The crew of Armidale-class patrol boat HMAS Ararat conducted the final freedom of entry parade in the western Victorian town of Ararat on May 7, with the ship to be decommissioned in June.
The freedom of entry parade dates back to medieval times when trusted military units were granted permission to enter walled towns to replenish victuals and arms.
Commanding Officer of HMAS Ararat, Lieutenant Commander David Martinussen, said it was a great honour to lead his ship’s company through the streets of Ararat.
“On behalf of my entire ship’s company, I’d like to thank the Ararat Rural City Council for making us feel so welcome and for awarding us Freedom of Entry,” Lieutenant Commander Martinussen said.
“Freedom of entry is the highest honour a town or city can award a military unit and we are privileged to have received this mark of trust and respect from the people of Ararat.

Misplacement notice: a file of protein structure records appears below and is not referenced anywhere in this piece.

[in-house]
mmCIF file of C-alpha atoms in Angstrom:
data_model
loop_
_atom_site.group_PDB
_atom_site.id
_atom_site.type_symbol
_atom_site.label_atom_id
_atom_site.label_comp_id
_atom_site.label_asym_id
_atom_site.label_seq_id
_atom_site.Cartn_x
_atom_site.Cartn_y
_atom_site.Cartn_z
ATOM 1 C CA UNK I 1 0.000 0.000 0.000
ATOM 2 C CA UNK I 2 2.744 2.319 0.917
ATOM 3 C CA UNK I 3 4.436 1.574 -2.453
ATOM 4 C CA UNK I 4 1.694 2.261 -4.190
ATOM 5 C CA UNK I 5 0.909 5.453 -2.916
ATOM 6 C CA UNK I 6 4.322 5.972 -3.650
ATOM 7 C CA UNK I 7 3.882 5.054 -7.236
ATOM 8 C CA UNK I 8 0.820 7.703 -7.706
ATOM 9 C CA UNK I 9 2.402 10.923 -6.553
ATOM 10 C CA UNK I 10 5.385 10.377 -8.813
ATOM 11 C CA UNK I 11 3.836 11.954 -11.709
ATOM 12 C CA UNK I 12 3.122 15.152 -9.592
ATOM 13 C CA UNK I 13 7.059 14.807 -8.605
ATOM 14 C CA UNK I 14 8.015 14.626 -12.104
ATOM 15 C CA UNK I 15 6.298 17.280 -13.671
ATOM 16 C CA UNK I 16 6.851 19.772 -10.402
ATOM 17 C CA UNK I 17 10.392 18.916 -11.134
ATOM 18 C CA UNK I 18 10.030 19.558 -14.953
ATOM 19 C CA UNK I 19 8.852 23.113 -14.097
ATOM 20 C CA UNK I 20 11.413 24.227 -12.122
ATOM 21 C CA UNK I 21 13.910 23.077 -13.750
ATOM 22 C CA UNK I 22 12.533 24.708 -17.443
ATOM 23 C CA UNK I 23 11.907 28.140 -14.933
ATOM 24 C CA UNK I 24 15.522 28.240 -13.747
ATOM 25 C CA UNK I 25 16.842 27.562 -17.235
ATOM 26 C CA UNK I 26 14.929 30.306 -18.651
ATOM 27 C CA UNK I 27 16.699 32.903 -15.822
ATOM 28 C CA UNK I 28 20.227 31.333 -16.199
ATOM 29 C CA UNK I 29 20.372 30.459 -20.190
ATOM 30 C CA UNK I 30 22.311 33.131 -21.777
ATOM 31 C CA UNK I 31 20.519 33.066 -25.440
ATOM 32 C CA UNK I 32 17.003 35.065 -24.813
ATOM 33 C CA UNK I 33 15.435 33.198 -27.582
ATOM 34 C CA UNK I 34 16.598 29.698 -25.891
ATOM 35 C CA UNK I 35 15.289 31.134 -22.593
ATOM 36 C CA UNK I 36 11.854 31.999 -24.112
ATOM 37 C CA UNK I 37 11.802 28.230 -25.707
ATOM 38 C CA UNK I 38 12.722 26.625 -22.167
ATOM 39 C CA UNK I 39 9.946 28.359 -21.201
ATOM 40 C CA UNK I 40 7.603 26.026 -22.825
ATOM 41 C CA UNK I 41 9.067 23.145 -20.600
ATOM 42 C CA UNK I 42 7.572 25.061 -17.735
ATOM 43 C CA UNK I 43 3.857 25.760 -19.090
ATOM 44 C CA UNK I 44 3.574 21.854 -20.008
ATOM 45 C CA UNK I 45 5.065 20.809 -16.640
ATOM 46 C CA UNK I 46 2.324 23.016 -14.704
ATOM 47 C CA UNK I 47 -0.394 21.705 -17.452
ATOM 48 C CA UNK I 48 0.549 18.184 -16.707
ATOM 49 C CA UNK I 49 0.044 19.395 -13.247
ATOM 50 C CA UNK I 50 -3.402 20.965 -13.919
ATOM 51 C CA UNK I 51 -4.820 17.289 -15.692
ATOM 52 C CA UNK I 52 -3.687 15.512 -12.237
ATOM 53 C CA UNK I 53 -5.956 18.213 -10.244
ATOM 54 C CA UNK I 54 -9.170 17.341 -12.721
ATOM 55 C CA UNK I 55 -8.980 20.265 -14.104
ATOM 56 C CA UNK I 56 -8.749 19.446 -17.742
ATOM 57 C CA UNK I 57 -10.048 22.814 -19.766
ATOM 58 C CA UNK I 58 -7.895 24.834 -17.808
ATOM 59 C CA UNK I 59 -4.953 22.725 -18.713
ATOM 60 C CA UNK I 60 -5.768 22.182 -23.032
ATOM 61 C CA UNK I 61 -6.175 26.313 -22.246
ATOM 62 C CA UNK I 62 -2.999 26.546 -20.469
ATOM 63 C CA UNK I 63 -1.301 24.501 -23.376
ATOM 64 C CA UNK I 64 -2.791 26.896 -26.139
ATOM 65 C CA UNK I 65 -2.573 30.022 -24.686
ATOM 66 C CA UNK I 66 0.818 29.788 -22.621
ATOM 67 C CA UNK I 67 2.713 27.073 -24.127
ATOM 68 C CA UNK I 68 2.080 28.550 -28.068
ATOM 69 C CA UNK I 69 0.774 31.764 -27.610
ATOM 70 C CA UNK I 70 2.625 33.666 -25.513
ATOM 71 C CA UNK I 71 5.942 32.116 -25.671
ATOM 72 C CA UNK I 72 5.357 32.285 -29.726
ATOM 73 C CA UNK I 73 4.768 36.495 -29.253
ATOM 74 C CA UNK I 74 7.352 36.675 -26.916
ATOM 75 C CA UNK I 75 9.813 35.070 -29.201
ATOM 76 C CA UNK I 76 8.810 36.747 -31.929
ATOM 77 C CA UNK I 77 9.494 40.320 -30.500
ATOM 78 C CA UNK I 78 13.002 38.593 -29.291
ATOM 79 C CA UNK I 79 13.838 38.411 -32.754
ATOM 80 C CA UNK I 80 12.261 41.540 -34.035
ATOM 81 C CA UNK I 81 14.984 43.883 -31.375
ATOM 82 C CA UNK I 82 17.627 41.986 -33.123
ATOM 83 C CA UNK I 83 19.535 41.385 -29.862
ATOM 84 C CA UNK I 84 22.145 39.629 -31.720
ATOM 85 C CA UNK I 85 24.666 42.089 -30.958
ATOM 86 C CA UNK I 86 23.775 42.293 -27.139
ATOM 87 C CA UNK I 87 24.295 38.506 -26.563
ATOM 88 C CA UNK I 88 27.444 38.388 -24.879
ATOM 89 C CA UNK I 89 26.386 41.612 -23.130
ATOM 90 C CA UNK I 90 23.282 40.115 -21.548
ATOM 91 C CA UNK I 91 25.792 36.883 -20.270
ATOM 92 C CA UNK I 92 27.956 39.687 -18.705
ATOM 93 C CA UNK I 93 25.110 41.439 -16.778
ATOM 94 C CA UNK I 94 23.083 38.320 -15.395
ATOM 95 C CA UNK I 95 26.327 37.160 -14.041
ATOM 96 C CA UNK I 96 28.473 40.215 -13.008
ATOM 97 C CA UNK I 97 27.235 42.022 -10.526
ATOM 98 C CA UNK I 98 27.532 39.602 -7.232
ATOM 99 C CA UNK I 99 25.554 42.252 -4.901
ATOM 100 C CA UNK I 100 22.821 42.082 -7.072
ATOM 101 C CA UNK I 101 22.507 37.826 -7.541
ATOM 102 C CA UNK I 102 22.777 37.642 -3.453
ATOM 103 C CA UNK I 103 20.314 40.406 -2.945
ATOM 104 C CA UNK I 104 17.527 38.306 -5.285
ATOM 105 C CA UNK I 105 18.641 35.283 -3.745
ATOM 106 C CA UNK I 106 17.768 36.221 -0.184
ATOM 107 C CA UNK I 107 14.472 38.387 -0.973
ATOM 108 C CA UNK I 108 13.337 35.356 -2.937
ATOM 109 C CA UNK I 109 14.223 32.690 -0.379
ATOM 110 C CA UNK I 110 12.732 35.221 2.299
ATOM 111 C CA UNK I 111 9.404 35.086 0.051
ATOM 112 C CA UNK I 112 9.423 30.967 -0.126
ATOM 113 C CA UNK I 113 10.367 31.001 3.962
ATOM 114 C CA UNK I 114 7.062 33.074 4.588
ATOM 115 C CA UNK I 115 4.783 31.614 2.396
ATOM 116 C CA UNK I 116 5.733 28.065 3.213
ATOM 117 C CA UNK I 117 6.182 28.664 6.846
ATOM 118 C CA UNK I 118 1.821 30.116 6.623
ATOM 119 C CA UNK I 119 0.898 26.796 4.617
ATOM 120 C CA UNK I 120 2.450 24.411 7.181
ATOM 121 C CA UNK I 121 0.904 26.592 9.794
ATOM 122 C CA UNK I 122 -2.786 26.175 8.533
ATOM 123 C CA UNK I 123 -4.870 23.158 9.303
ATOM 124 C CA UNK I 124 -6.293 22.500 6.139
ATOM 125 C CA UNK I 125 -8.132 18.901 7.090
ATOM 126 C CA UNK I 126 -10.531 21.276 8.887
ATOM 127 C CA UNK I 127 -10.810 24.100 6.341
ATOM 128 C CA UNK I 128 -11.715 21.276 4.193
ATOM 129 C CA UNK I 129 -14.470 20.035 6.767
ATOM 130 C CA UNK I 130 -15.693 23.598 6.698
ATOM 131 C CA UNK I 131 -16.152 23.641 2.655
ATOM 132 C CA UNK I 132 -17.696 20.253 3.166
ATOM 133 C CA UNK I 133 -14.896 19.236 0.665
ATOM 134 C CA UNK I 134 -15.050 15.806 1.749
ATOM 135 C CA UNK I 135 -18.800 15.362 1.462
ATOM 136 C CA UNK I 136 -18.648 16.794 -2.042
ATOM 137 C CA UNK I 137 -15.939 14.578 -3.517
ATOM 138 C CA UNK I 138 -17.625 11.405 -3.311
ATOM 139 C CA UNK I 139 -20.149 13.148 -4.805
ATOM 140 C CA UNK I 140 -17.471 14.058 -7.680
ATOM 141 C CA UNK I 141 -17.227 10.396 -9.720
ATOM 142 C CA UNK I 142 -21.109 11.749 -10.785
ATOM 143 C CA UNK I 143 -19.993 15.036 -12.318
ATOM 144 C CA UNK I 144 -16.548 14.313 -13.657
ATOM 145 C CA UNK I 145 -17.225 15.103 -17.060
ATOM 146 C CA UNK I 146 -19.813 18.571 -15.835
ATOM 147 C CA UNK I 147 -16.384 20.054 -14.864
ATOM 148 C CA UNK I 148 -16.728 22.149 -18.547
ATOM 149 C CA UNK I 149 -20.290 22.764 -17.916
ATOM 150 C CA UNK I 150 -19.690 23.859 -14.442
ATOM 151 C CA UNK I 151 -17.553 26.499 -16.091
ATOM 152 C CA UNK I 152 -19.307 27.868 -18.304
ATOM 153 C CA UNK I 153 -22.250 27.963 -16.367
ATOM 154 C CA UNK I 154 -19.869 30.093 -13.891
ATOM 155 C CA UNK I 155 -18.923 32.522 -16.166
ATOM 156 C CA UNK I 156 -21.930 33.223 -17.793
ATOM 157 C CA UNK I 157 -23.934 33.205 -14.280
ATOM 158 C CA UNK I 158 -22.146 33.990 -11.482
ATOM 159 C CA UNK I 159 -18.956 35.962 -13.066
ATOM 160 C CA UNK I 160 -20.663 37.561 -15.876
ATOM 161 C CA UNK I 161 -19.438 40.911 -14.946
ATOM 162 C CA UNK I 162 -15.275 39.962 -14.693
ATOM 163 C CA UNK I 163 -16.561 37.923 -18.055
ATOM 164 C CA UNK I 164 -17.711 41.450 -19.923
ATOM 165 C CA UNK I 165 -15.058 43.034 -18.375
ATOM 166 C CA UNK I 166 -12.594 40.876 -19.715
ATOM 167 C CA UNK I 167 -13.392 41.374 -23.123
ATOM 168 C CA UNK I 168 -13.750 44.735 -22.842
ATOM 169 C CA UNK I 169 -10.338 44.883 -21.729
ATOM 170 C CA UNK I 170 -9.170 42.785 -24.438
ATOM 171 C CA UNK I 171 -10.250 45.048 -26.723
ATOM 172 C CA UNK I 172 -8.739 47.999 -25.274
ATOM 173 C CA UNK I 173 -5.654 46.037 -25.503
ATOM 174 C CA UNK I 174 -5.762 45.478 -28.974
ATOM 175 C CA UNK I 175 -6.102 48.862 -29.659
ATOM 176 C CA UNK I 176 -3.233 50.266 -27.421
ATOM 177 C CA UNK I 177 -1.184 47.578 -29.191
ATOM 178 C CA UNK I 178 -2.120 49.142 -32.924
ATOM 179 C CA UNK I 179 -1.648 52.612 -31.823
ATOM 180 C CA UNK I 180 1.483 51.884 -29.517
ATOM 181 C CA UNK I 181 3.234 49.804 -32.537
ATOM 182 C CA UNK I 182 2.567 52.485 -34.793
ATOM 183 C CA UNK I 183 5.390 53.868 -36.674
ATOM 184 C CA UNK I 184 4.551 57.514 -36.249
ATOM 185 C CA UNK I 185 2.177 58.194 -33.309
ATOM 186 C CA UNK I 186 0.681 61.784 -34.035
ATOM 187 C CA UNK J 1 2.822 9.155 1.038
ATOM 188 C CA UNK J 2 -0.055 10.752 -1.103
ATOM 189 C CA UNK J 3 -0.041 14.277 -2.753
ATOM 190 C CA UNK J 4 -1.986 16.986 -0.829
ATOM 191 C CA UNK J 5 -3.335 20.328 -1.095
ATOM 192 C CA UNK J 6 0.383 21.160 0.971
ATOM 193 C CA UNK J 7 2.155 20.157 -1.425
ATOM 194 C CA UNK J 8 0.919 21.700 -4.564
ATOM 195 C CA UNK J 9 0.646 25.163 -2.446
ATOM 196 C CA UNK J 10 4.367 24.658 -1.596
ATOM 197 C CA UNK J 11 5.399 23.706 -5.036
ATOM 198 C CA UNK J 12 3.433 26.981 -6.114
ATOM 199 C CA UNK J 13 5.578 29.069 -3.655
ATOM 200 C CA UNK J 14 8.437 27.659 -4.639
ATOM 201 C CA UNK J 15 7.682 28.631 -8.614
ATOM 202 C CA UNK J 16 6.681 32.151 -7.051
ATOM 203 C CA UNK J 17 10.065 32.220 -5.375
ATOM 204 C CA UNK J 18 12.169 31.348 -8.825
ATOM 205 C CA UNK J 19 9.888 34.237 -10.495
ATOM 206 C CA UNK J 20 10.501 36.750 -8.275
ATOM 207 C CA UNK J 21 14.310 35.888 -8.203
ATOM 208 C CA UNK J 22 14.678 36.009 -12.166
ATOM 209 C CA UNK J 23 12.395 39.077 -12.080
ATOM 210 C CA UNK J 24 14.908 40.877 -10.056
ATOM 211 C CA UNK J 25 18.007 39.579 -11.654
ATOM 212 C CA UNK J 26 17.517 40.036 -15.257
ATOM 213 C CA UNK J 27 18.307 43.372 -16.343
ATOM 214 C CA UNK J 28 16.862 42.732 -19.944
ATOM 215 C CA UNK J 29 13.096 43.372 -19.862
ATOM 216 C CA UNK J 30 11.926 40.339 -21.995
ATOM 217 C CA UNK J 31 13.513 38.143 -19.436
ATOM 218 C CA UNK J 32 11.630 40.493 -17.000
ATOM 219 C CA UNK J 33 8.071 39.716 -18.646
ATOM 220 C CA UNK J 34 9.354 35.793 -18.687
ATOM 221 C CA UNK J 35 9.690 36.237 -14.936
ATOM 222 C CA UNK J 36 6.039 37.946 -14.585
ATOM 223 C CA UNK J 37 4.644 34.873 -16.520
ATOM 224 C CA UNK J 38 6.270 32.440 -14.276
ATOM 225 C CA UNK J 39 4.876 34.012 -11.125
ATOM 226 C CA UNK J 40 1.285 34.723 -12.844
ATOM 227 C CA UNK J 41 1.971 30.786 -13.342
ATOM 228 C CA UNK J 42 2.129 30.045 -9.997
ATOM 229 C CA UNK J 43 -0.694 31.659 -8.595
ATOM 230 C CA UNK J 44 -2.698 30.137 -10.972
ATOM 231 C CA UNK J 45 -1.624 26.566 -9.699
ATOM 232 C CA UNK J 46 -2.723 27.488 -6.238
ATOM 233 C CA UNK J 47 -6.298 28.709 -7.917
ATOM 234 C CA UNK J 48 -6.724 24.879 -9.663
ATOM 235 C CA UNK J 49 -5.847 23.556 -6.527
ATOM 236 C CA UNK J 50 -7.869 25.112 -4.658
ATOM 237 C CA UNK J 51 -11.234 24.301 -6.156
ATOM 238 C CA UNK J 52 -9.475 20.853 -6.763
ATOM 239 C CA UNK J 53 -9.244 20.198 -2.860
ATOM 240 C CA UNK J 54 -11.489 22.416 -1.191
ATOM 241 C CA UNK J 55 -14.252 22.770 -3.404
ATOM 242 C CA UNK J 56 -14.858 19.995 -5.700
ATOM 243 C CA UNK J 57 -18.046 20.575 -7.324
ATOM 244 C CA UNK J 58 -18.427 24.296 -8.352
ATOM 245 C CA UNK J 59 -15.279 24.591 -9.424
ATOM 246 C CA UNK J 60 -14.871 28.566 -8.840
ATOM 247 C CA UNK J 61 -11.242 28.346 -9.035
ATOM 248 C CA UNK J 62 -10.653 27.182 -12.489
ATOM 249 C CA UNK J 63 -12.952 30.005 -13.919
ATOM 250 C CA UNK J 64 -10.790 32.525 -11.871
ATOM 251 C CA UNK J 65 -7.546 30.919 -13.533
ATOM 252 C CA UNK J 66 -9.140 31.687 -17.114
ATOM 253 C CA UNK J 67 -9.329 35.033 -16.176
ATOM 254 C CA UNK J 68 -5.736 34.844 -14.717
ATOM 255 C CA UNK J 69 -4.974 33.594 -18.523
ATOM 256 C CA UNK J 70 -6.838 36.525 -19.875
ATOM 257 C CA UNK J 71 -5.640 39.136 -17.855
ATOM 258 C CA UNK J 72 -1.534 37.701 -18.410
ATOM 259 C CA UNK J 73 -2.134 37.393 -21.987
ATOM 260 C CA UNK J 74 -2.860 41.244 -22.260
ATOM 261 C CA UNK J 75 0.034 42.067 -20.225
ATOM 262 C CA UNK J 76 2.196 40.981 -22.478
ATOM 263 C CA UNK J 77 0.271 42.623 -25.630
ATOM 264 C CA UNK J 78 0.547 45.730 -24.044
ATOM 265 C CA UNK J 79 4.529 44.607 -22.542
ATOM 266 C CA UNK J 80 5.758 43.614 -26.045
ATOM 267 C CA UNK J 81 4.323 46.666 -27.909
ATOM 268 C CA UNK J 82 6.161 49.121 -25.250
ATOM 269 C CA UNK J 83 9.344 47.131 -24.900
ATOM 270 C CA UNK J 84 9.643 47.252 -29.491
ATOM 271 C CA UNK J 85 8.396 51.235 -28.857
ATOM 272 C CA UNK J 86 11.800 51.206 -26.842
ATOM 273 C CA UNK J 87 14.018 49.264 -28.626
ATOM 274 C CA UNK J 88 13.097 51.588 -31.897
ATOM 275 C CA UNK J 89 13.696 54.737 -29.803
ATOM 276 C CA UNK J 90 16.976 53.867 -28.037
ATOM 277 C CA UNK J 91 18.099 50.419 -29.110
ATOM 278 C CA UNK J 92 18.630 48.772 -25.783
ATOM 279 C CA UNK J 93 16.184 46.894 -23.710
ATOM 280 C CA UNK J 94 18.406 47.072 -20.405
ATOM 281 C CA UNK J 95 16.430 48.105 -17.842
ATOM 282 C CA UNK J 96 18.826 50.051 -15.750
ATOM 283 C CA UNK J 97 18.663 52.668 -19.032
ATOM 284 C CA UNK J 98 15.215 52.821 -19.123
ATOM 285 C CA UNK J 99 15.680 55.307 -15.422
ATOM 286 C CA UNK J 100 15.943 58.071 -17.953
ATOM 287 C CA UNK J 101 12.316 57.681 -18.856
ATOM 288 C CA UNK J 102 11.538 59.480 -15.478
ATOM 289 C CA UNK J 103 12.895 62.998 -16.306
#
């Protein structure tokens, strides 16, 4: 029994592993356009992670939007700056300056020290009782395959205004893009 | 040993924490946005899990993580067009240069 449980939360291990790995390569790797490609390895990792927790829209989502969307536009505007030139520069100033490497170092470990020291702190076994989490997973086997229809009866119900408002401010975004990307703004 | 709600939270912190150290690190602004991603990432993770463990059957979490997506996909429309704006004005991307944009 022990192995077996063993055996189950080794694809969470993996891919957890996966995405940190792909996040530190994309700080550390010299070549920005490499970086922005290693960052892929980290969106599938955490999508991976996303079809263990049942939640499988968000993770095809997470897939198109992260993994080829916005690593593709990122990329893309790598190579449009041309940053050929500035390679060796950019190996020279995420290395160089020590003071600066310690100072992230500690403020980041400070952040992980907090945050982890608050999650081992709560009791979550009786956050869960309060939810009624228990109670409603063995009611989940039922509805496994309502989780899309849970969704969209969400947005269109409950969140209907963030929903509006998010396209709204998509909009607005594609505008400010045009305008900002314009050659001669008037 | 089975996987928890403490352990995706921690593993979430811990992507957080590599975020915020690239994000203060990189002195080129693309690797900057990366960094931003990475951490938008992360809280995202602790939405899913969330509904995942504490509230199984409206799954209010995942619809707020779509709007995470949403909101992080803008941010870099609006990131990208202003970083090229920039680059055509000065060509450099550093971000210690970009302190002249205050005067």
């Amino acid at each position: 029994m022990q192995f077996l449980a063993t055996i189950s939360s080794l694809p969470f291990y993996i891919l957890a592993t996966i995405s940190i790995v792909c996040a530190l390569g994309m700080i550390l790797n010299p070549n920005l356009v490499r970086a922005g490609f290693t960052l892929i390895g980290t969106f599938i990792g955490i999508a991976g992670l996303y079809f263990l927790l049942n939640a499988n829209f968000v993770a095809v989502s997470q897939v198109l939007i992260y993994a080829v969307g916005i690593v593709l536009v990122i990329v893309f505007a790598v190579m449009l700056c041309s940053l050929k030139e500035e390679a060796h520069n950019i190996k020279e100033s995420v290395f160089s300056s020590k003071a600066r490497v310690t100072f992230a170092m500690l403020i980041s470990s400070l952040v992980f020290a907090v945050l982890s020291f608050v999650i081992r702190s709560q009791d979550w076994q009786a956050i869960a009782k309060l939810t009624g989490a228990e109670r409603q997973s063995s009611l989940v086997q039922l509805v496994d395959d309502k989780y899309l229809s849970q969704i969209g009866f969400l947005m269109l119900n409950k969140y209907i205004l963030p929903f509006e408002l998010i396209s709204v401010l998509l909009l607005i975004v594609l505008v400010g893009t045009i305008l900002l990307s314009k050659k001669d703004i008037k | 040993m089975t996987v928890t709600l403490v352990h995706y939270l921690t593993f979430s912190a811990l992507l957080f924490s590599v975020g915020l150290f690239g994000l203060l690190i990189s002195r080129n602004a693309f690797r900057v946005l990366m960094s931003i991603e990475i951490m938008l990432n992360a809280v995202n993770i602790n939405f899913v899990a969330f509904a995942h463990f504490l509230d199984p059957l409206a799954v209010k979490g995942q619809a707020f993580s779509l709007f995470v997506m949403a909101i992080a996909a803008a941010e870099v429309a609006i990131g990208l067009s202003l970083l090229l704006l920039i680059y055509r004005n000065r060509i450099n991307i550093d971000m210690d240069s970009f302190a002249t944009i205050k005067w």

“The crew is pleased to have had the opportunity to reconnect with and say a proper farewell before we decommission later this year.”
HMAS Ararat is one of Navy’s 11 remaining Armidale-class patrol boats in service.
The Armidales, along with two Cape-class vessels, are the Australian Defence Force’s principal contribution to the nation’s fisheries protection, immigration, customs and drug law-enforcement operations.
Ararat is the second ship named after the Victorian town, with the first being a World War II corvette that saw action in various theatres including the Pacific and Papua New Guinea.
Ararat, which came into service in 2006, will be decommissioned in June as Navy transitions from the Armidale-class patrol boat to the Arafura-class offshore patrol vessels.
Lieutenant Commander David Martinussen said the freedom of entry parade was a fitting way to reinforce Navy’s relationship with Ararat.
“Like all of Navy’s patrol boats, Ararat has made a significant contribution to the security and defence of Australia’s sea lanes, and I’m sure that all the ship’s company, both past and present, are genuinely proud of Ararat’s service,” he said.